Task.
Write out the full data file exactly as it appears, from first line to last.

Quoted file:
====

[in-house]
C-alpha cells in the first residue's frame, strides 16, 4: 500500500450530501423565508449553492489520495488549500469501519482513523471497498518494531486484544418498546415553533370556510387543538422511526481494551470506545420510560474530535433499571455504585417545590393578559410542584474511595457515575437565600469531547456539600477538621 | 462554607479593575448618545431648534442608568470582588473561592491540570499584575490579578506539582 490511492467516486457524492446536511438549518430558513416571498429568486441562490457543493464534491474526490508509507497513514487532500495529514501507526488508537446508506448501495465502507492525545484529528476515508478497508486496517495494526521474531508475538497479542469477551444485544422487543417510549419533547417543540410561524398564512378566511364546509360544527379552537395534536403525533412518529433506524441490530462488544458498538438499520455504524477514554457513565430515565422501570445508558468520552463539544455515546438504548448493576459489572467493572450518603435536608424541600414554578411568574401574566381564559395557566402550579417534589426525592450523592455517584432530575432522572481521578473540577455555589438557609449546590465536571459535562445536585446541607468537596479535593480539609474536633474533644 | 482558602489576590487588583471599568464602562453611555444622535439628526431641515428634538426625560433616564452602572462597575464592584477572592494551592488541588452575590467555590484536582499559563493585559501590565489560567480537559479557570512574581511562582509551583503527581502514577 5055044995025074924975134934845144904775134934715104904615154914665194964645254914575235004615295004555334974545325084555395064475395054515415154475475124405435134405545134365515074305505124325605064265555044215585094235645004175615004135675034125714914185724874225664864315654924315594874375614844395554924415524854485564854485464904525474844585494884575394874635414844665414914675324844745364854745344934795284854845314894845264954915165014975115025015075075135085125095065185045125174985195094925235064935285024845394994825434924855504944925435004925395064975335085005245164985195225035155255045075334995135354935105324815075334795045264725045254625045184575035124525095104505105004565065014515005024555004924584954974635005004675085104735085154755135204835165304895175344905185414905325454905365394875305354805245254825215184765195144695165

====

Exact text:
[in-house]
C-alpha cells in the first residue's frame, strides 16, 4: 500500500450530501423565508449553492489520495488549500469501519482513523471497498518494531486484544418498546415553533370556510387543538422511526481494551470506545420510560474530535433499571455504585417545590393578559410542584474511595457515575437565600469531547456539600477538621 | 462554607479593575448618545431648534442608568470582588473561592491540570499584575490579578506539582 490511492467516486457524492446536511438549518430558513416571498429568486441562490457543493464534491474526490508509507497513514487532500495529514501507526488508537446508506448501495465502507492525545484529528476515508478497508486496517495494526521474531508475538497479542469477551444485544422487543417510549419533547417543540410561524398564512378566511364546509360544527379552537395534536403525533412518529433506524441490530462488544458498538438499520455504524477514554457513565430515565422501570445508558468520552463539544455515546438504548448493576459489572467493572450518603435536608424541600414554578411568574401574566381564559395557566402550579417534589426525592450523592455517584432530575432522572481521578473540577455555589438557609449546590465536571459535562445536585446541607468537596479535593480539609474536633474533644 | 482558602489576590487588583471599568464602562453611555444622535439628526431641515428634538426625560433616564452602572462597575464592584477572592494551592488541588452575590467555590484536582499559563493585559501590565489560567480537559479557570512574581511562582509551583503527581502514577 5055044995025074924975134934845144904775134934715104904615154914665194964645254914575235004615295004555334974545325084555395064475395054515415154475475124405435134405545134365515074305505124325605064265555044215585094235645004175615004135675034125714914185724874225664864315654924315594874375614844395554924415524854485564854485464904525474844585494884575394874635414844665414914675324844745364854745344934795284854845314894845264954915165014975115025015075075135085125095065185045125174985195094925235064935285024845394994825434924855504944925435004925395064975335085005245164985195225035155255045075334995135354935105324815075334795045264725045254625045184575035124525095104505105004565065014515005024555004924584954974635005004675085104735085154755135204835165304895175344905185414905325454905365394875305354805245254825215184765195144695165